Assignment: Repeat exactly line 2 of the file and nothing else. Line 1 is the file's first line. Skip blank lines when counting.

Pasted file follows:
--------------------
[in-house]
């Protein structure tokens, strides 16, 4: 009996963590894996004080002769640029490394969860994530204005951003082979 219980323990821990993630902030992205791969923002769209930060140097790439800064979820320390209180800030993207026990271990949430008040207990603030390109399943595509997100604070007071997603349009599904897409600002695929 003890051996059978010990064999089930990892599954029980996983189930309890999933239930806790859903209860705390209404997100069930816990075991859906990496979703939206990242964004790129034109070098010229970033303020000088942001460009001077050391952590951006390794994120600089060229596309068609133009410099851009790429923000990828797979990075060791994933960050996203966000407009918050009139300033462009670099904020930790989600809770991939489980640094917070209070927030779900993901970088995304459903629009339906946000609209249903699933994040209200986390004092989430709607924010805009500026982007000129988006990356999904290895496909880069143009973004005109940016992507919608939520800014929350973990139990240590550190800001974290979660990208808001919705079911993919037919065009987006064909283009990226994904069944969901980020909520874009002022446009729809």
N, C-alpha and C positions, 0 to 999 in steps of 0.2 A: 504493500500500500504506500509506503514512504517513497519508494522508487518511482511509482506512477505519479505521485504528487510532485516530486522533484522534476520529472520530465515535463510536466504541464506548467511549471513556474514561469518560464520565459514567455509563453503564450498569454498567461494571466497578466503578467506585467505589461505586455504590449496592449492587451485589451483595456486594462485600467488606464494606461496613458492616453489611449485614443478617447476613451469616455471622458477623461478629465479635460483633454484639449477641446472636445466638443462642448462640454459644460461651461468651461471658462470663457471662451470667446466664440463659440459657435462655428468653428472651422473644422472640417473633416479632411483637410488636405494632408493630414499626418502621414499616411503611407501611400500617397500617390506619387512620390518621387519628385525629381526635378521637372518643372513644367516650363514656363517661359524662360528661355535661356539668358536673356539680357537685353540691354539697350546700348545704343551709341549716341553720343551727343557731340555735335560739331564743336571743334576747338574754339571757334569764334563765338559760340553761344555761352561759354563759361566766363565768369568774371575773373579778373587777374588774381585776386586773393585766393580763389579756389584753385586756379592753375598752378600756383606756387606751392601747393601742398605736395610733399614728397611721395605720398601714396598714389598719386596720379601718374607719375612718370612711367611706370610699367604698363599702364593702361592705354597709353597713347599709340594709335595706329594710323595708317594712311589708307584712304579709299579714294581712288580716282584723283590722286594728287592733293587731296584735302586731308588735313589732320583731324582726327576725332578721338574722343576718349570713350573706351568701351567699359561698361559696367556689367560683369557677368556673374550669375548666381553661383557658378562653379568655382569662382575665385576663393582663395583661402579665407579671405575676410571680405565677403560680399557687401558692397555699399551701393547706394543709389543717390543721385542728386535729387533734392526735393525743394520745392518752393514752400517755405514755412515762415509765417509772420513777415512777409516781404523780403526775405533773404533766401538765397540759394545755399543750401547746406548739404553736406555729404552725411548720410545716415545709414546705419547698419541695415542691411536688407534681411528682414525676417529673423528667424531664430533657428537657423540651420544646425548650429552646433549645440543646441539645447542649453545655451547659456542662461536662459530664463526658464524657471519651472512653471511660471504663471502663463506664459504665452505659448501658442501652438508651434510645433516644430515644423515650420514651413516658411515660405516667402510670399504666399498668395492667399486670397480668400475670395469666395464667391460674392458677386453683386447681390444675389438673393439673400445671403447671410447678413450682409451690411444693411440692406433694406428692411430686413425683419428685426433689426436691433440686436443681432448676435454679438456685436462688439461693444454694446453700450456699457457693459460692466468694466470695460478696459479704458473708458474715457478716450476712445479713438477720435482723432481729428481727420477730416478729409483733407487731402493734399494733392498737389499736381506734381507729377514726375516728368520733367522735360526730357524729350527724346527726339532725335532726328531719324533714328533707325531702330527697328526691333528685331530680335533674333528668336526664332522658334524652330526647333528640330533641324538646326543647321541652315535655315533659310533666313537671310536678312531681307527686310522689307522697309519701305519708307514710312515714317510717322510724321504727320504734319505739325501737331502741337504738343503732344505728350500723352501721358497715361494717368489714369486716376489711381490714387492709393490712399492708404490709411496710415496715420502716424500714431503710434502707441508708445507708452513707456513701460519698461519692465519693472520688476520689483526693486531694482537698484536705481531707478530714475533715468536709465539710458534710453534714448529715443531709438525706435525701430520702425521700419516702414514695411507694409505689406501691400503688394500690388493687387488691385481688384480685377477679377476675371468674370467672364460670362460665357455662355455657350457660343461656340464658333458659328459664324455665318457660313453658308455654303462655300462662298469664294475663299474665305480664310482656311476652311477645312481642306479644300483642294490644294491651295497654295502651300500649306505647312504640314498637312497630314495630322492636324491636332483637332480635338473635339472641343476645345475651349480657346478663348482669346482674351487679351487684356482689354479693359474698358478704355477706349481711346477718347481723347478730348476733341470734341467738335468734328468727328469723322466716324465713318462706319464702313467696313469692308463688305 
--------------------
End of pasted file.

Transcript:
């Protein structure tokens, strides 16, 4: 009996963590894996004080002769640029490394969860994530204005951003082979 219980323990821990993630902030992205791969923002769209930060140097790439800064979820320390209180800030993207026990271990949430008040207990603030390109399943595509997100604070007071997603349009599904897409600002695929 003890051996059978010990064999089930990892599954029980996983189930309890999933239930806790859903209860705390209404997100069930816990075991859906990496979703939206990242964004790129034109070098010229970033303020000088942001460009001077050391952590951006390794994120600089060229596309068609133009410099851009790429923000990828797979990075060791994933960050996203966000407009918050009139300033462009670099904020930790989600809770991939489980640094917070209070927030779900993901970088995304459903629009339906946000609209249903699933994040209200986390004092989430709607924010805009500026982007000129988006990356999904290895496909880069143009973004005109940016992507919608939520800014929350973990139990240590550190800001974290979660990208808001919705079911993919037919065009987006064909283009990226994904069944969901980020909520874009002022446009729809």